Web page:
Unbeknownst to me at the time, I began playing the Anno series as a kid way back in the 1990s. Back then I only knew it as "1602 A.D." given that is what it said on the $9.99 disc I got at Walmart (also, I clearly remember a British person saying "1602 AD" every time the game started). It's better known as Anno 1602, and as a seven year old it blew my mind with its complexity. I had always been a fan of real-time strategy games while growing up, and Anno 1602 was neat in that it made trading and maintaining an economy equal to warfare and fighting in importance.
My memories are hazy now, but I remember Anno 1602 being just a bit too complicated for me at the time. I managed to get surprisingly far into the game, but didn't get a handle on how to manage my soldiers while crafting a functioning economy with working supply chains. I would go on to play similar but slightly less complex games like the original Tropico, and from there the Anno games would recede mostly into memory.
Until, that is, Anno 1800. Released in 2019, Ubisoft intended Anno 1800 to return to the series' roots. When I saw it on a deep sale on Steam, I took the plunge and bought the "Complete Edition," which comes with all of the DLC previously released for the game. The question I'll try to answer for you here is this: Was the game worth the $50 asking price?
In short, I'd argue that it was. The game is a true gem, offering ease of access alongside a gamut of deeply complex systems that will have aspiring city-planners staying up until five o'clock trying to determine the most efficient place to build a row of new farmhouses.
In contrast to my memory of Anno 1602, Anno 1800 makes easy all of the complex parts about establishing trade routes, settling new islands, and keeping civilians happy. The UI is easy to understand, and the map is simple to navigate. And yet, while each individual part of the game is accessible, taken together it becomes a complex puzzle that takes time and effort to fully grasp.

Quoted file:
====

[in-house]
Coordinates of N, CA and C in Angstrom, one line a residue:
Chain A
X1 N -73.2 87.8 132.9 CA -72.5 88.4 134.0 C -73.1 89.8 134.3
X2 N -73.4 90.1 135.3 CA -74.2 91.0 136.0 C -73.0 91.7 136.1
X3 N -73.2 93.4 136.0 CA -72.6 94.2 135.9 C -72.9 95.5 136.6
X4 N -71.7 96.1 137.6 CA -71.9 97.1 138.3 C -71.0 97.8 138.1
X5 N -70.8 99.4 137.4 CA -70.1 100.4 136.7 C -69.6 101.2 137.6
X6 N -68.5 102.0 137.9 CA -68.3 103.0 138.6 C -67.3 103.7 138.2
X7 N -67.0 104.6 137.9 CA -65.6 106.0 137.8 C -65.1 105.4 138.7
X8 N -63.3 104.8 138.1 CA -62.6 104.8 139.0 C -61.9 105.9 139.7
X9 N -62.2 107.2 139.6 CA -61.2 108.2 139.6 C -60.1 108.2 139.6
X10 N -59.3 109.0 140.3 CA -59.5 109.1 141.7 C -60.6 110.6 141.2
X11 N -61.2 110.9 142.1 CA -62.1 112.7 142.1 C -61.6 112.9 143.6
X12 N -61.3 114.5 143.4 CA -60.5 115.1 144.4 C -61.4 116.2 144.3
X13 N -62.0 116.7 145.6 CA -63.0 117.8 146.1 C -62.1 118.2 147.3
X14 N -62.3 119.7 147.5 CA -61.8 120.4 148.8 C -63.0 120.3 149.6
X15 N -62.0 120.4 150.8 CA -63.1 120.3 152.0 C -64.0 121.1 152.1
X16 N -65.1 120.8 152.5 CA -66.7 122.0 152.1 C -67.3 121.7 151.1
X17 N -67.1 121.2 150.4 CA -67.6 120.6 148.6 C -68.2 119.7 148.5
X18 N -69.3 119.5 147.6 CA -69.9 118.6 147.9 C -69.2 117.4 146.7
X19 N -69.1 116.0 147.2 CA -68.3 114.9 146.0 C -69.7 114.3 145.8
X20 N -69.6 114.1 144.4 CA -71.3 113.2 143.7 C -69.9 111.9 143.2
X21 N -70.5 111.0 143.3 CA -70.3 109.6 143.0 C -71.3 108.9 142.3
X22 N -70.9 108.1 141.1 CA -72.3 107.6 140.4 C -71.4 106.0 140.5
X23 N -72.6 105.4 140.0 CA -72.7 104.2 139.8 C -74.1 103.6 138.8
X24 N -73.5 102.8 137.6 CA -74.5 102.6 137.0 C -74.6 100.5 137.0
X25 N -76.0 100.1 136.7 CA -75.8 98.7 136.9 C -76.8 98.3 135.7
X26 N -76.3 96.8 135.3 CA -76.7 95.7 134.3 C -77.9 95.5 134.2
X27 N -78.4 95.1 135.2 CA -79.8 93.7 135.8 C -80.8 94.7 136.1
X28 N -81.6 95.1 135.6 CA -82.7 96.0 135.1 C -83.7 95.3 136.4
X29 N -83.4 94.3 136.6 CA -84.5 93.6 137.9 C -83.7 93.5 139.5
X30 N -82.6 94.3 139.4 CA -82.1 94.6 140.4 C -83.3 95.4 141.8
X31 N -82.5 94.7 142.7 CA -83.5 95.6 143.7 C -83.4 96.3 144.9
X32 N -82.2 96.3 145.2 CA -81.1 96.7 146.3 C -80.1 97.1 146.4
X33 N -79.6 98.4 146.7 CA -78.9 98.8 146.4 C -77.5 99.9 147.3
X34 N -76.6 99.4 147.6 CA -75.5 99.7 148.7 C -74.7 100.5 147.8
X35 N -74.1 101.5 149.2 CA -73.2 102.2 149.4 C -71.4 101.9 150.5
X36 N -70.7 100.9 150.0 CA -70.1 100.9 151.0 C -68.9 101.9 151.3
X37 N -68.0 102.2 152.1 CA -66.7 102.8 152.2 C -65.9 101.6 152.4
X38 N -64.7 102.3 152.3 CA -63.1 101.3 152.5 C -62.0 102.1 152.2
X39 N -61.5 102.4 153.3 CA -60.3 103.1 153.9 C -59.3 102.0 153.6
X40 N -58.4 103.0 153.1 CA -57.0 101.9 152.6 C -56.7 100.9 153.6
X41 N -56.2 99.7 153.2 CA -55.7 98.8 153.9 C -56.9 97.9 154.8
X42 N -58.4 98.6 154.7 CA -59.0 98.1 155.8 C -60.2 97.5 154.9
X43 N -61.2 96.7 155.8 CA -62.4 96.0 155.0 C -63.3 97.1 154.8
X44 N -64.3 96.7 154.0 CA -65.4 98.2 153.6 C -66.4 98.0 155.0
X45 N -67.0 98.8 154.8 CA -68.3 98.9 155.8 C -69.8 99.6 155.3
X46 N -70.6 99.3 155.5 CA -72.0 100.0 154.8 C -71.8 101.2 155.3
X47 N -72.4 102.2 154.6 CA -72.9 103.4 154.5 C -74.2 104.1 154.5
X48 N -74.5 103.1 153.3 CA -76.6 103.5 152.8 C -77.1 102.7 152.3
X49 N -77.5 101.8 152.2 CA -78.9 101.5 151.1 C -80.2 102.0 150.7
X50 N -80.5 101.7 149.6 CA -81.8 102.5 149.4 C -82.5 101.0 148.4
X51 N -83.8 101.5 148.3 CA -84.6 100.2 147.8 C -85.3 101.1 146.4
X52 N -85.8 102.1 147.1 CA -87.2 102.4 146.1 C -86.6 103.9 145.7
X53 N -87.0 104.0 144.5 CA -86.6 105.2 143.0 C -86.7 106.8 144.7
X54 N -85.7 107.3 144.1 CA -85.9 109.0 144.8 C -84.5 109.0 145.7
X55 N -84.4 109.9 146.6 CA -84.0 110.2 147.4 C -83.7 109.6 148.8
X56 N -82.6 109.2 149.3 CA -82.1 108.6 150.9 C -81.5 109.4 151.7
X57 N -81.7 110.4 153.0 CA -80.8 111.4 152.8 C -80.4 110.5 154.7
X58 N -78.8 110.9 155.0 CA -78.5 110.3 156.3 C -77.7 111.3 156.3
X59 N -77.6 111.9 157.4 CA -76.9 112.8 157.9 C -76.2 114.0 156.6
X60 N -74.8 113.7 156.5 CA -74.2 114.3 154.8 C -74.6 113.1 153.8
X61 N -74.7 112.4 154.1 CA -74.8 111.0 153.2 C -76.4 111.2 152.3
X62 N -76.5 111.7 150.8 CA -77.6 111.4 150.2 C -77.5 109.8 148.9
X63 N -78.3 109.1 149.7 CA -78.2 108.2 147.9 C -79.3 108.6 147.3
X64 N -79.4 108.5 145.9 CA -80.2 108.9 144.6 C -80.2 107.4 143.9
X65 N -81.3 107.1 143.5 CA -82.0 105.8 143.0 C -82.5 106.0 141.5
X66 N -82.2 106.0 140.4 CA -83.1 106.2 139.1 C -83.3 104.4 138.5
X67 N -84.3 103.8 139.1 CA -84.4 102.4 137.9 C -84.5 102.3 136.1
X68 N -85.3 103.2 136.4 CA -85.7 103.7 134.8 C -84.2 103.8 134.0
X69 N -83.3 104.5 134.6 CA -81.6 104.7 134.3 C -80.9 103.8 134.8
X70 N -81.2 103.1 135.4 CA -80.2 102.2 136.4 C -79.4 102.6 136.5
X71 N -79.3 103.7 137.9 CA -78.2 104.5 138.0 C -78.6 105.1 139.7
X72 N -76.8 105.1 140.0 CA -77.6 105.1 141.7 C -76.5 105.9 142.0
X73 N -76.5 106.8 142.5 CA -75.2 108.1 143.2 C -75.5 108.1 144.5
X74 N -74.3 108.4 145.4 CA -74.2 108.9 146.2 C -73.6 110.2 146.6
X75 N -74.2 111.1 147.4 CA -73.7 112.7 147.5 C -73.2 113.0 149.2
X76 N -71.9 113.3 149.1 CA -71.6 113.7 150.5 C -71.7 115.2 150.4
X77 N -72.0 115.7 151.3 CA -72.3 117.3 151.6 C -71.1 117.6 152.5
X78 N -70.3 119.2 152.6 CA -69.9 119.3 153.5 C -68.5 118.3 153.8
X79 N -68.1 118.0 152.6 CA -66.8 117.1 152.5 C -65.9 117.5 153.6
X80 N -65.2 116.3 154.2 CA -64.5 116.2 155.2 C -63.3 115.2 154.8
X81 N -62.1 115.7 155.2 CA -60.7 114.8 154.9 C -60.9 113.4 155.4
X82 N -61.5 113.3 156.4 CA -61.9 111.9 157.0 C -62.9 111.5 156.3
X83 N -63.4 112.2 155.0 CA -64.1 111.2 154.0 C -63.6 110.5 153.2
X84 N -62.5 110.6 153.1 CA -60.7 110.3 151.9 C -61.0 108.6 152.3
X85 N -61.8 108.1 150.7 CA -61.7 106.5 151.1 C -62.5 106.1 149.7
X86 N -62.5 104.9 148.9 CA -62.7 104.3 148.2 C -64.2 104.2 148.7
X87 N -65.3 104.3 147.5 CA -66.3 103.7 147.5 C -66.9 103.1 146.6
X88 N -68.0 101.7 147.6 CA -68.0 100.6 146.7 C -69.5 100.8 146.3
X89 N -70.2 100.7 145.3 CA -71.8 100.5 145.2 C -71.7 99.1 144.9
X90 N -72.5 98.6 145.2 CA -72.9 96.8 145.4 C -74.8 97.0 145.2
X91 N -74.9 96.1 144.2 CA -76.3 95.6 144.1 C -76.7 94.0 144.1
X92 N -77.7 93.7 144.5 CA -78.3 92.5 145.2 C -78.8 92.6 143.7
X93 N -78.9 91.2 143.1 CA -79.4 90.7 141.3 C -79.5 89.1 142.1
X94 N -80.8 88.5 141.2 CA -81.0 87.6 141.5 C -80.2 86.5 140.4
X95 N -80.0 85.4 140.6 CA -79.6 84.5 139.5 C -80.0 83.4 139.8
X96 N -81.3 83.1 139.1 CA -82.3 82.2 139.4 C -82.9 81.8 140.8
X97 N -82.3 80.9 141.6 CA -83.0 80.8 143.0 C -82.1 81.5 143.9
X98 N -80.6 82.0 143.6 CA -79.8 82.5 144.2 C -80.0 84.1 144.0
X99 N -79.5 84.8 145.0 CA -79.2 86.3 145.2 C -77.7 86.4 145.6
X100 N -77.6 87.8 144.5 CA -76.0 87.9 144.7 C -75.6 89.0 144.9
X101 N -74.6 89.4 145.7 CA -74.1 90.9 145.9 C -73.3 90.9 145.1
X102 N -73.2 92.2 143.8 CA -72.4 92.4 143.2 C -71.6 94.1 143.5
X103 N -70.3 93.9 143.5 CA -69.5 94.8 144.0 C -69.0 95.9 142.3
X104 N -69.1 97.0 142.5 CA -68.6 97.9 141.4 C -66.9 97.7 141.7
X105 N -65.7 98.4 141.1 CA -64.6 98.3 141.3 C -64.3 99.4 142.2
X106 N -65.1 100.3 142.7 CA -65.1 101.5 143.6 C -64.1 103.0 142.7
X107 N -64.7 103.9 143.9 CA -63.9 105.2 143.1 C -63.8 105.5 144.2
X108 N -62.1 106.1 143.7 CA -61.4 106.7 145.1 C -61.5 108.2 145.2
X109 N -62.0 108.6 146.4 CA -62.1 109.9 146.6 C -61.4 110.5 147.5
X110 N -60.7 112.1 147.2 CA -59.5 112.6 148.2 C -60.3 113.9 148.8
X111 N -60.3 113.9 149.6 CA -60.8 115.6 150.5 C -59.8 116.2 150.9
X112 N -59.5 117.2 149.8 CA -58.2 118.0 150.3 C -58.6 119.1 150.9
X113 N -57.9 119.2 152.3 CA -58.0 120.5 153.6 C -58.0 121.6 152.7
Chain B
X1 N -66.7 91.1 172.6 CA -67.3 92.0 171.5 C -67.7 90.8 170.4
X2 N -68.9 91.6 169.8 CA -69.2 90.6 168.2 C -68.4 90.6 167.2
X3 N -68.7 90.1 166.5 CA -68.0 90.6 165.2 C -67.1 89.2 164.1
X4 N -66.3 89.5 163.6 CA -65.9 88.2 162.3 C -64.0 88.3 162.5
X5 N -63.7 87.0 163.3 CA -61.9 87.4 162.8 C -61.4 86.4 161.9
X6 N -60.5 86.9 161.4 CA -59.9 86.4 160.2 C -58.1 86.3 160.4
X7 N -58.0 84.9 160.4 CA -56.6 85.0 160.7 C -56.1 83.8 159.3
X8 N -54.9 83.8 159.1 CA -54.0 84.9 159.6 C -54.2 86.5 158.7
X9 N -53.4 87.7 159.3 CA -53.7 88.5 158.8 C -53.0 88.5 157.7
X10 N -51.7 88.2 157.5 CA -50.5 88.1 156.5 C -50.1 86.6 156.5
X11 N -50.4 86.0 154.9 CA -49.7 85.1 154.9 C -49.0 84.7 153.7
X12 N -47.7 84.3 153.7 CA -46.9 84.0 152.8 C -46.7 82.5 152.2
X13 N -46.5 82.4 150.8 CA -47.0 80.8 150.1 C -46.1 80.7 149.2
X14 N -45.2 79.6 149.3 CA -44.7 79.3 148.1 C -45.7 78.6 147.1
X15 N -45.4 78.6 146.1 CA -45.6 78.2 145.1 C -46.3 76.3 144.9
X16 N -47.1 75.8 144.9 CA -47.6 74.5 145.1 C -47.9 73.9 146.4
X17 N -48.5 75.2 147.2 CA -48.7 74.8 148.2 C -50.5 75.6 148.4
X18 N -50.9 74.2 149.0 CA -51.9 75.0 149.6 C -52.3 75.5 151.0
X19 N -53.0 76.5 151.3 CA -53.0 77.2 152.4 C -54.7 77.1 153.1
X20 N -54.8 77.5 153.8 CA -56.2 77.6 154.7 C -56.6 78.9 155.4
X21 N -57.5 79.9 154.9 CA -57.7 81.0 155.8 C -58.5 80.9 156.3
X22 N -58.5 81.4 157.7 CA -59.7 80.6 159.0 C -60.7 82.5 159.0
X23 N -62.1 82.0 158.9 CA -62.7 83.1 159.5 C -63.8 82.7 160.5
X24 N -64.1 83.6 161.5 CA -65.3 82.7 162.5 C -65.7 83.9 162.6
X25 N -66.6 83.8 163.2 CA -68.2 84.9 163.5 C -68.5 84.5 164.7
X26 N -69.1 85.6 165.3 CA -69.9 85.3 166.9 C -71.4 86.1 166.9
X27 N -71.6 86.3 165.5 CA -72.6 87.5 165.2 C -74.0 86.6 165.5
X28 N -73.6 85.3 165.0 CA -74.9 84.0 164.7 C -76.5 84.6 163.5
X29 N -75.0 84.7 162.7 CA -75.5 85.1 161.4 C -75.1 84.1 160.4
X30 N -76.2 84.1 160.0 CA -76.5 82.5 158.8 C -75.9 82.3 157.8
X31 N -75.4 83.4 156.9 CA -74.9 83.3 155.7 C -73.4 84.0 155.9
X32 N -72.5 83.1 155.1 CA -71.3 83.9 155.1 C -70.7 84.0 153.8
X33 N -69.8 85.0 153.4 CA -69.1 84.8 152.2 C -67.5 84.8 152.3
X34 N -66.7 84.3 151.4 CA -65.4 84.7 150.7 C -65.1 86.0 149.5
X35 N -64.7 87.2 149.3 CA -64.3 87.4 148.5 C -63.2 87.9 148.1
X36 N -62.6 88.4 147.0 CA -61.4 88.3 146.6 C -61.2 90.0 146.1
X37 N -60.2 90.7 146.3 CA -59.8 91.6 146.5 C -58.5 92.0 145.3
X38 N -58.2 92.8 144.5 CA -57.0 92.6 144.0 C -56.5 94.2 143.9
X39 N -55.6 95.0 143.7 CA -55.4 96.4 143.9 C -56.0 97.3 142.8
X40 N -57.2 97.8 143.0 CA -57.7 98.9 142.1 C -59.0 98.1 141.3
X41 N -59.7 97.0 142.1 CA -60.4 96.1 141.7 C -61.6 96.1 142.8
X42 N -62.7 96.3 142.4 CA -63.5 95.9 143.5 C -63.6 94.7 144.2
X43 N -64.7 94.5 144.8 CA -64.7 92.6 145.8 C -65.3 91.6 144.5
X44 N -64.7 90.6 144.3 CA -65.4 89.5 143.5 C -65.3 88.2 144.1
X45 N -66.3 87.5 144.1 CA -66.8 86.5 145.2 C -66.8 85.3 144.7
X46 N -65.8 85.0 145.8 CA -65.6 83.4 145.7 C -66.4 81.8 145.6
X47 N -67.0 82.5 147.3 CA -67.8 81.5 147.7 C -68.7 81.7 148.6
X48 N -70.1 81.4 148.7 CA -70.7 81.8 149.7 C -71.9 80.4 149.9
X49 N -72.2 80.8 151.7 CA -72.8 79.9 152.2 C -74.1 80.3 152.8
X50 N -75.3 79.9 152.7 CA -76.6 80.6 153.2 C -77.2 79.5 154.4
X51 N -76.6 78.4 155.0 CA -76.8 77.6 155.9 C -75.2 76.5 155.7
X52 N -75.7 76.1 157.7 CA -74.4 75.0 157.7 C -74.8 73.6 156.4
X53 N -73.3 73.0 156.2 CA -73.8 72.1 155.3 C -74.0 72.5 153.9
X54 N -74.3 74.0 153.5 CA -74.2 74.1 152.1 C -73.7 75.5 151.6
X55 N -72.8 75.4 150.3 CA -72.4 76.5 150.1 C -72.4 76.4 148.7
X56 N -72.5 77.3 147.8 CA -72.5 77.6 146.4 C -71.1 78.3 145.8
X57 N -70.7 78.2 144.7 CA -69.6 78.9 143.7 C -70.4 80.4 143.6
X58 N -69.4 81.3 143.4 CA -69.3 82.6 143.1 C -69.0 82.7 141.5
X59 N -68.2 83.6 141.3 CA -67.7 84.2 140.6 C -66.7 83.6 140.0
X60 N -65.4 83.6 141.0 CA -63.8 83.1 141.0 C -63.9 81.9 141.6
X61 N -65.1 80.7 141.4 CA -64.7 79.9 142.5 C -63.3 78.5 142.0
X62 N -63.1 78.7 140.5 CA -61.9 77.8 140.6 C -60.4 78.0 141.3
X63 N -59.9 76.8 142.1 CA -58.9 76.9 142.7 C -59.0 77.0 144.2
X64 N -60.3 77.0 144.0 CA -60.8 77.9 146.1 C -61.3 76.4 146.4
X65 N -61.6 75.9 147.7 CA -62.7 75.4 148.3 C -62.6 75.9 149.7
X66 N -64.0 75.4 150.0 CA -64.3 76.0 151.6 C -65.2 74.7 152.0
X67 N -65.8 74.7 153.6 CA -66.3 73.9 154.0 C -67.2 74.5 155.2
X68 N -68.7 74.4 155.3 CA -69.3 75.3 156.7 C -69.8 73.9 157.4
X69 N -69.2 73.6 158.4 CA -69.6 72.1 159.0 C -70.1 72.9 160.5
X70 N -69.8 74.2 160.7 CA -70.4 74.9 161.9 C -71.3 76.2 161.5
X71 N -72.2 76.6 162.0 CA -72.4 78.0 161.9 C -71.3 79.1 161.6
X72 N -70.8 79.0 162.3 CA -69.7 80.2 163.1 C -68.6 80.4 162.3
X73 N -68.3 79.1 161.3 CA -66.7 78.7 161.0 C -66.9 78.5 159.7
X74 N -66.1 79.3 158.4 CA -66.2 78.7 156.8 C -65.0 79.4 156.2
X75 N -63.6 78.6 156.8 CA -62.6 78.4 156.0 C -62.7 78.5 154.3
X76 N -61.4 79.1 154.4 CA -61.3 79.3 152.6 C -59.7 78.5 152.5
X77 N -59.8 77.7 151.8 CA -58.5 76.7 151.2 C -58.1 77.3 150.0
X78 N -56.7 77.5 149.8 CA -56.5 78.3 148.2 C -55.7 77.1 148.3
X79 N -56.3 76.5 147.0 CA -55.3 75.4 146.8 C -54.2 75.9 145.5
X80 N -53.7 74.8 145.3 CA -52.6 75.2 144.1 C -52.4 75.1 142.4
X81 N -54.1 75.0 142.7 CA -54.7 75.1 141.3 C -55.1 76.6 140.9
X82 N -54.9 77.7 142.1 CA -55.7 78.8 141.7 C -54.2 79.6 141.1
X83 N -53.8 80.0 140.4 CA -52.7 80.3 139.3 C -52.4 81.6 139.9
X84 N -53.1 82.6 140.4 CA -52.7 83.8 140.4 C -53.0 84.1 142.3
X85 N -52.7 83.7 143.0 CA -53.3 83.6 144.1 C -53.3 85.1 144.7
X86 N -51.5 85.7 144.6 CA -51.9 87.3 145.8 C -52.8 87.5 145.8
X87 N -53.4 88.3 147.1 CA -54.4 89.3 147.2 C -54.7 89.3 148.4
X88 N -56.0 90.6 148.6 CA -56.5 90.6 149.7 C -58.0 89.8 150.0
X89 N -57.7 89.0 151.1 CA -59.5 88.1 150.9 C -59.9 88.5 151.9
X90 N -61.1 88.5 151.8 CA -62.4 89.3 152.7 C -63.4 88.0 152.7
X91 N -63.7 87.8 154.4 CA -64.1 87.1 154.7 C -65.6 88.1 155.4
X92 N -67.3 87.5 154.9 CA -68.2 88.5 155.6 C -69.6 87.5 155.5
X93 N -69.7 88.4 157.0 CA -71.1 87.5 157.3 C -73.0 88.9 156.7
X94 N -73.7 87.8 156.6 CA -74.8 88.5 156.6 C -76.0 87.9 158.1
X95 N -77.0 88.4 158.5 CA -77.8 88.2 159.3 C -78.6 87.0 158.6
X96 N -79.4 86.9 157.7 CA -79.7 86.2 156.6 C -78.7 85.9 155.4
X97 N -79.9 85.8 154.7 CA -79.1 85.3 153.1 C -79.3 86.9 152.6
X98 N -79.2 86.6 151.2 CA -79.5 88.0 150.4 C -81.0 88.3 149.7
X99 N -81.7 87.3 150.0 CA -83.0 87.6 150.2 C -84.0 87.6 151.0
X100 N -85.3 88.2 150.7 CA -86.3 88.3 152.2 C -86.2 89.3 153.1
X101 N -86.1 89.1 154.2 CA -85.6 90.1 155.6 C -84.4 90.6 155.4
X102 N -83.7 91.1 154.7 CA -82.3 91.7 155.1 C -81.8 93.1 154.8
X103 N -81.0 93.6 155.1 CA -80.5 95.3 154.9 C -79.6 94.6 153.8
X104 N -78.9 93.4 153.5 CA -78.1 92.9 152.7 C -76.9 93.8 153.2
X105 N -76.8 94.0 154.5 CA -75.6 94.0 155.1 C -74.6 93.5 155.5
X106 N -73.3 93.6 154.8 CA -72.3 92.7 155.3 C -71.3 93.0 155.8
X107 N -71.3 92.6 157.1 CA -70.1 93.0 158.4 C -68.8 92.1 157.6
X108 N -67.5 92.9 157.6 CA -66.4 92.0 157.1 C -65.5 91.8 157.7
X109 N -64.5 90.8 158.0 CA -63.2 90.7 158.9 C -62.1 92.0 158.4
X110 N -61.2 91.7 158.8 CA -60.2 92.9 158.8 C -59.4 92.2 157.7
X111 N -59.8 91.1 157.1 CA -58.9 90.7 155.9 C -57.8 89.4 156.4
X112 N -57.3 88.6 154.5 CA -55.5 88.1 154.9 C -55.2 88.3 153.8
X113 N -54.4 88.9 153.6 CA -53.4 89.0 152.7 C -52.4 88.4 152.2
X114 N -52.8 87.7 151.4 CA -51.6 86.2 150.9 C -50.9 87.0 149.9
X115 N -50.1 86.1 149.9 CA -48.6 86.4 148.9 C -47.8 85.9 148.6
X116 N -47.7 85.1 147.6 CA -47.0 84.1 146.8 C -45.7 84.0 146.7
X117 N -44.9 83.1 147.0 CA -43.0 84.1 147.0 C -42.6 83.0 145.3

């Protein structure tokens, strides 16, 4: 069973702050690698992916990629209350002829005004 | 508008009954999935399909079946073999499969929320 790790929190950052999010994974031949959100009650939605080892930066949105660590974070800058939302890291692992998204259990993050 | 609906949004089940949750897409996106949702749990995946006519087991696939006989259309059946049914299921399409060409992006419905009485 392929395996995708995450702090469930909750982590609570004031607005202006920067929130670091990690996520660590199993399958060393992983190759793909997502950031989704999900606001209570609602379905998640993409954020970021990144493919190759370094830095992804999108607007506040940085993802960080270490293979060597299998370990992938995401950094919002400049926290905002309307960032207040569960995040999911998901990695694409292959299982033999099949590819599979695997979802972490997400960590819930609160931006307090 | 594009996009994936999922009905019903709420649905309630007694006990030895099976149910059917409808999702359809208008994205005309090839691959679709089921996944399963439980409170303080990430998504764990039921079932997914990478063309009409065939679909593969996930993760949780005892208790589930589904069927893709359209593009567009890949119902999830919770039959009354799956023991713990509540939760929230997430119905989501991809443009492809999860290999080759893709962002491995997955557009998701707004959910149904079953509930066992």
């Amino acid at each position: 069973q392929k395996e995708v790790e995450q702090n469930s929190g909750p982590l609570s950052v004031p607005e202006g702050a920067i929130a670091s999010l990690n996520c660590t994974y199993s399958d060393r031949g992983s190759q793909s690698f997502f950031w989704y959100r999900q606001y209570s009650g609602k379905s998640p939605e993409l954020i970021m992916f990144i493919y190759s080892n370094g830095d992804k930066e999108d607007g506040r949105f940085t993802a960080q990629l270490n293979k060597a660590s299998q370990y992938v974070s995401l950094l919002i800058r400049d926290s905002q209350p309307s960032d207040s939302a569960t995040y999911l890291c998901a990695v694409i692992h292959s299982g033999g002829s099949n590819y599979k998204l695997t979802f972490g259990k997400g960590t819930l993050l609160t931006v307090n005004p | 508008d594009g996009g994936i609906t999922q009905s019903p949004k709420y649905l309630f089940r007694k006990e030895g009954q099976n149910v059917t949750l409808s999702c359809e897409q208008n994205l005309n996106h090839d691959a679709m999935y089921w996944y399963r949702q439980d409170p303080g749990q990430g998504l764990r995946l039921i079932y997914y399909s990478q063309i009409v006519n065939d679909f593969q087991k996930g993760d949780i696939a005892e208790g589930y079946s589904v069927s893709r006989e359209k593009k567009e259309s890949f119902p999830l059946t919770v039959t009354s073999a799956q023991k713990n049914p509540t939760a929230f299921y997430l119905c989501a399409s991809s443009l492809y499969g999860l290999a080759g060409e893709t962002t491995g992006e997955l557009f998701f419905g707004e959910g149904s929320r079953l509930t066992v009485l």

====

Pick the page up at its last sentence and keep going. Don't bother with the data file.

And that, in my opinion, is where the fun begins. The game is constructed around evolving and developing your islands, with each island having its own settlement. You start of course with one island and one settlement, which you begin to build with a population of farmers. Once your society becomes complex enough, you unlock a new class of citizens called workers. Once you have a thriving town with a few thousand happy workers and farmers, you unlock artisans, which again adds another layer of complexity to your burgeoning settlement.
As you can see, while each individual layer of Anno 1800 is simple and easy to approach, it slowly but surely builds upon these layers until you're suddenly juggling several layers while trying to maintain your supply lines, keep citizens happy, and expand your society to new islands. All the while, you'll also be conducting diplomacy/warring with AI controlled islands, and also engaging in global expeditions that take you beyond the local map you start at.
Whatever you put your mind to in Anno 1800, you can likely do. If you want to turn it into a complicated tower defense game, for instance, you can do that. I was delighted to find I could build extended quays alongside my harbor, from which I could entrench cannons to defend my island from pirates and other AI enemies. Of course, I could have also invested those resources into gunboats who could then patrol the waters I hold. Really, the options are unlimited.
Like most Ubisoft games that have released in the past decade, Anno 1800 features impressive simulation capabilities in terms of displaying your citizens' daily lives. You'll see people going to the pub, walking around streets, cutting down trees, fighting fires, and even staging protests from time to time. It reminded me of a scaled up version of the NPC simulation featured in other Ubisoft games like Watch Dogs 2 or Assassin's Creed Odyssey. While this may not necessarily always have a gameplay impact, it's quite enjoyable watching your citizens live out their daily lives within the civilization you've created.
In sum, Anno 1800 was definitely worth it to me. I probably wouldn't buy the Complete Edition unless you can get it on sale, but luckily it seems to go on sale frequently enough. To me it feels like it exists at the perfect intersection of the simulation, city-builder, 4X, and real-time strategy genres. It perfects what made Anno 1602 so enjoyable to me over two decades ago, and promises to keep me occupied for many months to come. If you have played Anno 1800 before, or decide to take the plunge and buy it because of this article, please let me know what your thoughts about the game are in the comments below!
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